Personalising surgery for babies with a serious heart disease
This research was completed on 28 February 2018
Published on 29 September 2015
Around one in every 5,000 babies is born with a serious heart defect called hypoplastic left heart syndrome (HLHS).1 They all need a series of lifesaving operations during the first few years of life. The severity of HLHS varies and it’s not clear which surgical technique works best in each situation, for each individual baby. Dr Pablo Lamata, of King’s College London, is developing better ways to predict how each baby will respond to surgery, so doctors can plan the best approach for them. Personalising treatment should improve babies’ chances of surviving and enjoying the best possible quality of life.
Action Medical Research and Great Ormond Street Hospital Children's Charity are jointly funding this research.
How are babies’ lives affected now?
Without treatment, babies with HLHS quickly become seriously ill. The left side of their heart is much smaller than usual and cannot pump enough blood to the body. Early symptoms include problems breathing, a weak pulse and blueish skin.
Less than four decades ago, babies with HLHS normally died within just weeks of birth. Improvements in surgery have given babies a much better chance of surviving and living a relatively normal life. Sadly, though, some babies still lose their lives and others have ongoing health problems.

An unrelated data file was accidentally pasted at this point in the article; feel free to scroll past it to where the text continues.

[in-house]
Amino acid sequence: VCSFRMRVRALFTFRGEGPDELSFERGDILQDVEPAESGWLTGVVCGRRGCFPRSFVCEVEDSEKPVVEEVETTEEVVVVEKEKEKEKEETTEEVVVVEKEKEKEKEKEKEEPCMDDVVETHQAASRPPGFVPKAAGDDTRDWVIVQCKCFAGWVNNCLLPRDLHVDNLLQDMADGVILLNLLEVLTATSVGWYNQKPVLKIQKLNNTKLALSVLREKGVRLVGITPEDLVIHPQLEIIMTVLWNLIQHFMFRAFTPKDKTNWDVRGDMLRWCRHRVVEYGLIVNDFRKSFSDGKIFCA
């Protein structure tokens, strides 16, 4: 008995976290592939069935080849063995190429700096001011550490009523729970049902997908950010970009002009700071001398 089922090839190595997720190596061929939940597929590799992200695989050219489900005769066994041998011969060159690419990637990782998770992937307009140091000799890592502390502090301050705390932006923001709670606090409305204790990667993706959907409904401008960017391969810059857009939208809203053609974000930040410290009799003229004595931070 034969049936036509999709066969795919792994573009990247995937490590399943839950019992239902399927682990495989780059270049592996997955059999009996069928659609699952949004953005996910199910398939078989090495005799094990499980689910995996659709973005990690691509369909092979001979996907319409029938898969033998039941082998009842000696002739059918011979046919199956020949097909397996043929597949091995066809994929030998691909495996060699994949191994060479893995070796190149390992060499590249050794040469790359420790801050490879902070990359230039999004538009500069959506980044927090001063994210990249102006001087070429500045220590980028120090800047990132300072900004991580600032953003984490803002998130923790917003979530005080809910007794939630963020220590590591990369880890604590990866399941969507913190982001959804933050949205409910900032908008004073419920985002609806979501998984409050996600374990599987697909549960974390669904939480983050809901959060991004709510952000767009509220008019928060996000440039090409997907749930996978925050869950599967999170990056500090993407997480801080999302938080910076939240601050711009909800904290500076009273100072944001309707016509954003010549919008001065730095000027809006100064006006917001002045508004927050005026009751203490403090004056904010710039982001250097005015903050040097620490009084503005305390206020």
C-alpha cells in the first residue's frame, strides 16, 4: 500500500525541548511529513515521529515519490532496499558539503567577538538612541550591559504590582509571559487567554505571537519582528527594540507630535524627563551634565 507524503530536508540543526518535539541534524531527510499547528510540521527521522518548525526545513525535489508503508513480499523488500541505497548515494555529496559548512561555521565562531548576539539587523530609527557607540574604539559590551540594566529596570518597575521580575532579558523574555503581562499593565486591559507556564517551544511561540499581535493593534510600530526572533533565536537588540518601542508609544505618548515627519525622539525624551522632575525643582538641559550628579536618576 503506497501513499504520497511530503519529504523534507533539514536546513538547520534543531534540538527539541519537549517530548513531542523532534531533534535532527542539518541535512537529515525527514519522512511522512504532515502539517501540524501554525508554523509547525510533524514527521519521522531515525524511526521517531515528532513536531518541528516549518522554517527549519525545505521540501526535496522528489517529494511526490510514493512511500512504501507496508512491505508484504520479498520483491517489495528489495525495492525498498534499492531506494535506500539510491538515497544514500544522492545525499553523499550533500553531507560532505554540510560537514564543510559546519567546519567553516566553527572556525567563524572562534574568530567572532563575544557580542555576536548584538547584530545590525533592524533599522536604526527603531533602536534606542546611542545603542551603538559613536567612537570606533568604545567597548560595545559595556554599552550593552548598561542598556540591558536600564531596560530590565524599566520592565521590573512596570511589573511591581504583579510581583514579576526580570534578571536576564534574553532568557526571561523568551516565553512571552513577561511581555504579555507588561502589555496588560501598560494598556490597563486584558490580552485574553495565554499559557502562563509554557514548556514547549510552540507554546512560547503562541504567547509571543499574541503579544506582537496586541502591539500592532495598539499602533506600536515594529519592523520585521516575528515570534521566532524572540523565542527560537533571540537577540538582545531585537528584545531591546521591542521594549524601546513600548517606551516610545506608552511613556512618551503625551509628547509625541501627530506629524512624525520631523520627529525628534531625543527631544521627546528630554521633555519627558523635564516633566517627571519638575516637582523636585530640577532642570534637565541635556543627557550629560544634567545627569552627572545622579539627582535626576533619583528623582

“Babies with HLHS normally have three complex operations – the first when they’re less than two weeks old,” says Dr Lamata. “Planning these operations is difficult, because there’s little evidence as to exactly which surgical technique would work best for each child at each stage. Research into the pros and cons of each technique is needed urgently.”
How could this research help?
Dr Lamata’s team is analysing MRI scans of over 150 babies with HLHS, using specially created computer techniques, to generate a virtual 3D model – or avatar – of each baby’s heart and its major vessel, the aorta.
These personalised models show the shape of each baby’s heart and aorta, and the way blood flows, which reveals how well the baby’s heart is working.
“By comparing virtual 3D models of babies’ hearts before and after surgery, we hope to reveal the benefits and drawbacks of different surgical techniques,” says Dr Lamata. “We also hope to develop ways to predict how each surgical approach is likely to benefit individual babies over the long term.”
“Ultimately, we hope our work will give surgeons the tools they need to select the best treatment plan for each baby,” adds Dr Lamata. “This could improve babies’ chances of surviving and having the best possible quality of life during childhood and beyond.”
1. Khairy P et al. Univentricular heart. Circulation. 2007; 115(6): 800-12.
|Project Leader||Dr Pablo Lamata PhD Eng, MSc|
|Location||Department of Biomedical Engineering, King's College London|
|Grant awarded||22 July 2015|
|Start date||1 September 2015|
|End date||28 February 2018|
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